For S. Korean police, a primer on Americans in 238 pages
By ASHLEY ROWLAND AND YOO KYONG CHANG | STARS AND STRIPES Published: May 28, 2013
SEOUL — Don’t ask American troops about their weight, income or the costs of their houses or cars. Don’t get closer than three feet while chatting or touch them on the back or shoulders — they’ll think you’re hitting on them. And if you take them to dinner, don’t burp or loosen your belt.
Those are among the suggestions in a new book being distributed to South Korean police, for whom interacting with U.S. servicemembers on both a personal and professional level has long been an enigma, according to the author, former Pyeongtaek police chief Park Sang Yung.
The 238-page “SOFA Patrol English Guidebook” and accompanying CD are essentially a primer on American culture, with explanations of behavioral nuances and sprinkled with translations of quotes from movies including “Forrest Gump” and “It’s a Wonderful Life.”
But most of the book focuses on more serious issues: the U.S. military and its legal system, and how both impact South Korean police investigations involving U.S. troops.
“South Korean police ought to understand American culture,” said Park, who recently retired but also previously served as chief of the Dongducheon Police Station. “But the U.S. ought to understand the South Korean legal culture, too.”
The guidebook contains English phrases that police might use in encounters with American servicemembers, both those in law enforcement and those in trouble with the law. It also offers an explanation of the Status of Forces Agreement, which offers legal protections to the U.S. military community beyond those found in Korean law.
Park said South Korean police are under “vague” orders to abide by the SOFA, but many don’t know how what those rules are or how to apply them to real-life situations — such as a high-profile altercation outside Osan Air Base last summer that prompted him to write the book.
Seven U.S. security forces were investigated for handcuffing several South Korean men following a parking dispute outside Osan. The incident led to criticism that the military was overstepping its bounds by enforcing local civilian ordinances outside the base. Military officials claimed the airmen believed the illegally parked car posed a force protection threat.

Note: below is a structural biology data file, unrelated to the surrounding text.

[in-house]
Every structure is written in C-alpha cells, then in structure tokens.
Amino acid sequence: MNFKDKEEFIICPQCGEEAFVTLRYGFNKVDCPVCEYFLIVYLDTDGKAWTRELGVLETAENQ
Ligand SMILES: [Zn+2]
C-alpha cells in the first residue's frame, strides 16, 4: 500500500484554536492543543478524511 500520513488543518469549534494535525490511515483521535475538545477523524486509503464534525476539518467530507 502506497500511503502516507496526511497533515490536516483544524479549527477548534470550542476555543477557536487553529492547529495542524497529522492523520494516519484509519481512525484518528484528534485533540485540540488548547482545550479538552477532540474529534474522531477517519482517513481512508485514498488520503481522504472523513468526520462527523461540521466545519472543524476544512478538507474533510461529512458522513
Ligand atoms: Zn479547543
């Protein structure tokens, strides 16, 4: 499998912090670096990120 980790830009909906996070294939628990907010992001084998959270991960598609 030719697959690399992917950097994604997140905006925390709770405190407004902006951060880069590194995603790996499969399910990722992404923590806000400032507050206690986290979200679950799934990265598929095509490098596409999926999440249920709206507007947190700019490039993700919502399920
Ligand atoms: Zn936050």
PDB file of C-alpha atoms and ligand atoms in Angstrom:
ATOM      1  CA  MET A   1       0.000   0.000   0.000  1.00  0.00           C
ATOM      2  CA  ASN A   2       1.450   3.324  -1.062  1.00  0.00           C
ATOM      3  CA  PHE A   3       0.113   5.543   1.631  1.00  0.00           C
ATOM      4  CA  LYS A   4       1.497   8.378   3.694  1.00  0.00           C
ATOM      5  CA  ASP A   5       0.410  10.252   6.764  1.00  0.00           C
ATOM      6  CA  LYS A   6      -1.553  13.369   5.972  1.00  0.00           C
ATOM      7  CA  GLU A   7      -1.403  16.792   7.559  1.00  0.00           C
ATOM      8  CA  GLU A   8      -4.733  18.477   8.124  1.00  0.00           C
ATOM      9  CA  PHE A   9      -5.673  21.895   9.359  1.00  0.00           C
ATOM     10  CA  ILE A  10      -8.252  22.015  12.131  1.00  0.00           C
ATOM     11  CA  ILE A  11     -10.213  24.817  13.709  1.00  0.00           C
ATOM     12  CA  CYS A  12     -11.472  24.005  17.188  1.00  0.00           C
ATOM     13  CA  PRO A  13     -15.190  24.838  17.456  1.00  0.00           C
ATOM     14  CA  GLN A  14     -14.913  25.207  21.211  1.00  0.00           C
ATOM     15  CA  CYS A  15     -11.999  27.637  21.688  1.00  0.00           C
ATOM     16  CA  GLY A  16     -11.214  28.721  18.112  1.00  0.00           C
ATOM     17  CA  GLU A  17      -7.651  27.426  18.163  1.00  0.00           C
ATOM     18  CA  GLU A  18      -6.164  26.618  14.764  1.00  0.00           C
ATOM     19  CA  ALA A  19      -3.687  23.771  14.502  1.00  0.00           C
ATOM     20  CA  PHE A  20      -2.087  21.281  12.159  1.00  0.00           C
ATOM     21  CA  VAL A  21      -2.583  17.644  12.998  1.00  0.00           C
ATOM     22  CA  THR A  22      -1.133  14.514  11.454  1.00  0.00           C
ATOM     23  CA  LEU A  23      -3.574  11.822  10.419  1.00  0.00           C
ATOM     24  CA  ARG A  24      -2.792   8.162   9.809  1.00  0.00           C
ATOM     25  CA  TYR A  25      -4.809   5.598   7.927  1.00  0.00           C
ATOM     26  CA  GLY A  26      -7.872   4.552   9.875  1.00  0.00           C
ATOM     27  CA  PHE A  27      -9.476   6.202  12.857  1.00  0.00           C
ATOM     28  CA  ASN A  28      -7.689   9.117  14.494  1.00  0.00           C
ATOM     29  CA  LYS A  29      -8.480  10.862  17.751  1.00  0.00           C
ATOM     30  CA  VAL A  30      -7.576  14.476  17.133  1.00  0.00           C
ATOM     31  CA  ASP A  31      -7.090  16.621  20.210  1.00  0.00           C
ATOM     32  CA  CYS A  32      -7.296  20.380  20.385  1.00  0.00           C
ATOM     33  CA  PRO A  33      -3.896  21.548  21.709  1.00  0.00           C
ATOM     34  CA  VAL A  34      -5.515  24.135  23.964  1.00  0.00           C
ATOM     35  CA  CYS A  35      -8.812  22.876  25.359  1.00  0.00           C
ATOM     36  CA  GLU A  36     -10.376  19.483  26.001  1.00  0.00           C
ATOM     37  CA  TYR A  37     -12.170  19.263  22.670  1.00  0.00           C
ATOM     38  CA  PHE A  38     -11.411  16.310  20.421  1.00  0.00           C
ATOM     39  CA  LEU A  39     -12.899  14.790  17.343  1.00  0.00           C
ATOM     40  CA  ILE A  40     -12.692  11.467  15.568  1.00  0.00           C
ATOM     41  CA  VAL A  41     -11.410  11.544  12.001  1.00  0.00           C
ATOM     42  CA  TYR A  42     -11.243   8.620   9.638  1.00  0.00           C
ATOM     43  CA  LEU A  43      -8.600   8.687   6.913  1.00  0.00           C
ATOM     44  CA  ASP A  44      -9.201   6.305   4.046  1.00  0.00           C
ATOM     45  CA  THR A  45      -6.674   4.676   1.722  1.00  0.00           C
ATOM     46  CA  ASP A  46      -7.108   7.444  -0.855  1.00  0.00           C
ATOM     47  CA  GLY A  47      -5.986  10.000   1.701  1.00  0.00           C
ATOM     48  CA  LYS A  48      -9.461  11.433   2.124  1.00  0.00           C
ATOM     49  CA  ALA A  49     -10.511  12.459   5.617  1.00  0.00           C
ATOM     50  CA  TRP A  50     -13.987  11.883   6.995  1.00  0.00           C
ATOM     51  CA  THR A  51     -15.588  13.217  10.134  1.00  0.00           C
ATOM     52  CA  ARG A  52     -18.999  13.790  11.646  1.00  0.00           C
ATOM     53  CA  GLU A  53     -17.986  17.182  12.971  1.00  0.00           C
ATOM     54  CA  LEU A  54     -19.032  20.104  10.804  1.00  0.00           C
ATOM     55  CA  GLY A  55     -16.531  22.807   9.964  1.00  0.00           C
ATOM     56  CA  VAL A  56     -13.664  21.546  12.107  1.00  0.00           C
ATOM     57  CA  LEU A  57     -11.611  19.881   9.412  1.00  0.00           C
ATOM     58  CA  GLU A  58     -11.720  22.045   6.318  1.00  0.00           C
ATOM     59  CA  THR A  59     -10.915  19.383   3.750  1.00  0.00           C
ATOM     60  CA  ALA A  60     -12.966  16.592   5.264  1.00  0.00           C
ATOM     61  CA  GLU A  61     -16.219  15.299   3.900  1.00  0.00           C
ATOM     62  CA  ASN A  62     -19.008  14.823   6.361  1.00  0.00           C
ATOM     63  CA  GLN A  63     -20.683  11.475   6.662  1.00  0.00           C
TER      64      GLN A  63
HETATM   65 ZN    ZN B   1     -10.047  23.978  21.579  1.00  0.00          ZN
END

U.S. military officials quickly apologized for the incident. Park, who was head of the Pyeongtaek police station when the incident took place, believed the airmen should have been prosecuted for making illegal arrests, but they eventually were allowed to leave when their tours in South Korea ended, with an understanding that they would return if needed for further questioning.
Park blamed the incident on “miscommunication” between the U.S. military and South Korean law enforcement, and a mutual lack of understanding about the two countries’ legal systems.
“It would have been good if South Korean police had been able to say to the U.S. security forces, ‘Remove their handcuffs!’ or ‘Turn over the men to us’ in English,” he said. “I wish the (U.S. security forces) could have called the Korean police directly and said ‘Come to the scene’ instead of calling their interpreter at the base. I think U.S. troops need to be able to speak simple Korean words.”
The book explains several controversial SOFA cases, including the 2011 rape of a South Korean teenager by Pvt. Kevin Lee Flippin, which led to the reinstatement of a curfew for USFK troops, and the 2002 deaths of two South Korean girls who were run over by a U.S. military vehicle.
The incident prompted rioting and demonstrations against USFK, and anger that the two soldiers involved were not tried in South Korean court. Park explained in his book that because the soldiers were on duty at the time, the case fell under U.S. military jurisdiction.
English dialogue in the book covers a range of situations, from breathalyzer tests to traffic accidents to domestic violence calls involving U.S. troops, which Park said South Korean police respond to frequently. Most South Korean police officers speak little English, he said, and are forced to rely on South Korean troops assigned to the U.S. Army, called Korean Augmentees to the U.S. Army, for translation during law enforcement situations.
“There may be problems with whether the KATUSAs’ interpretations are correct,” he said. “Moreover, we wonder if USFK’s official interpreters are interpreting properly.”
The guidebook is being distributed to police stations in the Osan area, to other stations across the country in cities with large populations of foreigners and to officials at Osan and Camp Humphreys, Park said.